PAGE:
Moliere (2007)

 “Speak to me in the language of Moliere.”

Moliere, from director Laurent Tirard is a tasty romp through 17th century France. The film’s main premise is to present the backdrop story to Moliere’s success. There are some gaps in Moliere’s history, and during a thirteen-year period, he toured in the provinces with his troupe of actors. Here, he honed his satirical skills, and gained immense popularity before establishing himself at La Salle du Petit-Bourbon in Paris. The film Moliere attempts to explain some of the murkier details about Moliere’s past by presenting a slice of his life that mirrors the elegant style and wit of his wonderful plays.

moliere1Moliere (Romain Duris) is a talented but penniless actor who finds himself thrown in jail when he cannot pay his debts. But a rich gentleman, Monsieur Jourdain (Fabrice Luchini) pays for Moliere’s release. Jourdain, however, wants something in return, and he arranges for Moliere to arrive at his splendid country mansion. Jourdain, prosperous, and eager to improve himself, is in the habit of employing experts to teach him various skills. And he employs Moliere to teach him acting skills. It seems that Jourdain, although married to the deliciously lovely, Elmire (Laura Morante) is enamored with a shallow young widow, Celimene (Ludivine Sagnier). Jourdain intends to present himself at one of Celimene’s celebrated salons and impress her with a rendition of something written in her honor.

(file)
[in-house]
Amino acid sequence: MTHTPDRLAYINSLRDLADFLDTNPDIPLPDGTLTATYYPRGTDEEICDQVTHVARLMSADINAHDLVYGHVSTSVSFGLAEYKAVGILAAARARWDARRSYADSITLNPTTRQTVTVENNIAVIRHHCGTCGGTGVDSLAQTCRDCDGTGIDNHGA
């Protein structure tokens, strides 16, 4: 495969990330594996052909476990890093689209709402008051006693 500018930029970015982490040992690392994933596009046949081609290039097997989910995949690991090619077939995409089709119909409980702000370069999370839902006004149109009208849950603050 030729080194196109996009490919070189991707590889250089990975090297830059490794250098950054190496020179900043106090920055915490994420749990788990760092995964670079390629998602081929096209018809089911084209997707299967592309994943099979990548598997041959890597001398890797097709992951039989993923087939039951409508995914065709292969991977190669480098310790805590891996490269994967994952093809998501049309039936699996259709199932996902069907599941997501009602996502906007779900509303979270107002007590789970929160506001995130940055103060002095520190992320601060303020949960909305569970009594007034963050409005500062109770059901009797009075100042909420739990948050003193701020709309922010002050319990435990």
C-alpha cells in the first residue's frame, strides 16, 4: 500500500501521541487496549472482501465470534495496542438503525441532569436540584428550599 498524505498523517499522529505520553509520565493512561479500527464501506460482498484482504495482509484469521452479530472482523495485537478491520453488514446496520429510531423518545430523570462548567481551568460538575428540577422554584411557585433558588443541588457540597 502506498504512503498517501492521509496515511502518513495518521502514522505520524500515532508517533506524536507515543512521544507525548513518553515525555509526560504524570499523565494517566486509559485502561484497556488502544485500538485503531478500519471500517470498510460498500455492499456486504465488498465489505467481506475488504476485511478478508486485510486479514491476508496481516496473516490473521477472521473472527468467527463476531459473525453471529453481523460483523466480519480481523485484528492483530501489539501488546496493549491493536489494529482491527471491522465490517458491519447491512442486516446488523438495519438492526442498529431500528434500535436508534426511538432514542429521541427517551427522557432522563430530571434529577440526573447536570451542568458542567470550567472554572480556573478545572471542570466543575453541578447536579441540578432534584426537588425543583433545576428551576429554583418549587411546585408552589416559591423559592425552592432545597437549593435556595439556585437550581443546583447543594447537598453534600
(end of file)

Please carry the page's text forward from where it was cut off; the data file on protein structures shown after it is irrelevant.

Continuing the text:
Now since Jourdain can’t tell his wife that Moliere is there to help him seduce another woman, Jourdain dresses Moliere up like a priest and tells Elmire that Moliere (now named Tartuffe) is in their home as a spiritual advisor. And here on Jourdain’s country estate, as events unfold, ‘real’ life assumes aspects of a Moliere play complete with a cuckolded husband, star-crossed lovers, and a fake kidnapping. Fans of Moliere will recognize names and plot elements of his plays, and of course, the implied idea is that Moliere’s greatest inspiration came from this episode in his early life.

Moliere, while not quite as good as the plays, is highly entertaining. The film also explores the idea of Moliere’s frustrated desire to write great tragedies, and it’s through his relationship with Elmire, that he finally realises the importance of comedy. With flawless timing, and impeccable acting, this is a witty, clever, and good-natured costume drama.

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Filed under Fabrice Luchini, France, Period Piece

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